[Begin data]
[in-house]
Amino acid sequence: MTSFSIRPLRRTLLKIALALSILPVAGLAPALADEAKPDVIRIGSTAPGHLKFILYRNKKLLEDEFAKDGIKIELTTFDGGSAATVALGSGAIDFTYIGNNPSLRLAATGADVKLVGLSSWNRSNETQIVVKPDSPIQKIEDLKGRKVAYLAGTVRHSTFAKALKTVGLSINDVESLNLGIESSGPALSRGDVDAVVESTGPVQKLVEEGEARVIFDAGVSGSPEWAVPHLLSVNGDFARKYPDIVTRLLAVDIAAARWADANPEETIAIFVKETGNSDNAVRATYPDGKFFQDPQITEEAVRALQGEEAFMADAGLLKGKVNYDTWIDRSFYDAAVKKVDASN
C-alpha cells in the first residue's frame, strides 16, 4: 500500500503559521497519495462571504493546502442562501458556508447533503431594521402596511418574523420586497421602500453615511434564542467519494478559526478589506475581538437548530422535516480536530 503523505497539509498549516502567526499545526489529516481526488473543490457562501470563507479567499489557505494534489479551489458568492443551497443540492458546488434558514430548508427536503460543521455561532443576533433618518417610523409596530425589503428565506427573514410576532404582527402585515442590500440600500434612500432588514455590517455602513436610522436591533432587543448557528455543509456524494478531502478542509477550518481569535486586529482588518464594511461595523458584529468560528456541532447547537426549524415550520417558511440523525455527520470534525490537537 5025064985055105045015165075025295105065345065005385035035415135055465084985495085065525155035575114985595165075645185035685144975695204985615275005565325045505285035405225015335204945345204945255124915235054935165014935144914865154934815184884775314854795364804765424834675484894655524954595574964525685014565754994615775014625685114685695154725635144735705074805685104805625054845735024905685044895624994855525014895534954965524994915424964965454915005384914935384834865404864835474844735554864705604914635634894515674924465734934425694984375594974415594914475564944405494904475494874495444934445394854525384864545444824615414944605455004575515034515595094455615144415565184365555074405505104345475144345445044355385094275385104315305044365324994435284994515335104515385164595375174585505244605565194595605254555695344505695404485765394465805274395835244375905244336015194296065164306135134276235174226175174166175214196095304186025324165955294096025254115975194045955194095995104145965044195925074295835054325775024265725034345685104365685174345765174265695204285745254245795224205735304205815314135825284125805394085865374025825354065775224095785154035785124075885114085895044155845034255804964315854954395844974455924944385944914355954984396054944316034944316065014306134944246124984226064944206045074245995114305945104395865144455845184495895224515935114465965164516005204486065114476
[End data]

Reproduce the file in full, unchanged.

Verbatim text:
[in-house]
Amino acid sequence: MTSFSIRPLRRTLLKIALALSILPVAGLAPALADEAKPDVIRIGSTAPGHLKFILYRNKKLLEDEFAKDGIKIELTTFDGGSAATVALGSGAIDFTYIGNNPSLRLAATGADVKLVGLSSWNRSNETQIVVKPDSPIQKIEDLKGRKVAYLAGTVRHSTFAKALKTVGLSINDVESLNLGIESSGPALSRGDVDAVVESTGPVQKLVEEGEARVIFDAGVSGSPEWAVPHLLSVNGDFARKYPDIVTRLLAVDIAAARWADANPEETIAIFVKETGNSDNAVRATYPDGKFFQDPQITEEAVRALQGEEAFMADAGLLKGKVNYDTWIDRSFYDAAVKKVDASN
C-alpha cells in the first residue's frame, strides 16, 4: 500500500503559521497519495462571504493546502442562501458556508447533503431594521402596511418574523420586497421602500453615511434564542467519494478559526478589506475581538437548530422535516480536530 503523505497539509498549516502567526499545526489529516481526488473543490457562501470563507479567499489557505494534489479551489458568492443551497443540492458546488434558514430548508427536503460543521455561532443576533433618518417610523409596530425589503428565506427573514410576532404582527402585515442590500440600500434612500432588514455590517455602513436610522436591533432587543448557528455543509456524494478531502478542509477550518481569535486586529482588518464594511461595523458584529468560528456541532447547537426549524415550520417558511440523525455527520470534525490537537 5025064985055105045015165075025295105065345065005385035035415135055465084985495085065525155035575114985595165075645185035685144975695204985615275005565325045505285035405225015335204945345204945255124915235054935165014935144914865154934815184884775314854795364804765424834675484894655524954595574964525685014565754994615775014625685114685695154725635144735705074805685104805625054845735024905685044895624994855525014895534954965524994915424964965454915005384914935384834865404864835474844735554864705604914635634894515674924465734934425694984375594974415594914475564944405494904475494874495444934445394854525384864545444824615414944605455004575515034515595094455615144415565184365555074405505104345475144345445044355385094275385104315305044365324994435284994515335104515385164595375174585505244605565194595605254555695344505695404485765394465805274395835244375905244336015194296065164306135134276235174226175174166175214196095304186025324165955294096025254115975194045955194095995104145965044195925074295835054325775024265725034345685104365685174345765174265695204285745254245795224205735304205815314135825284125805394085865374025825354065775224095785154035785124075885114085895044155845034255804964315854954395844974455924944385944914355954984396054944316034944316065014306134944246124984226064944206045074245995114305945104395865144455845184495895224515935114465965164516005204486065114476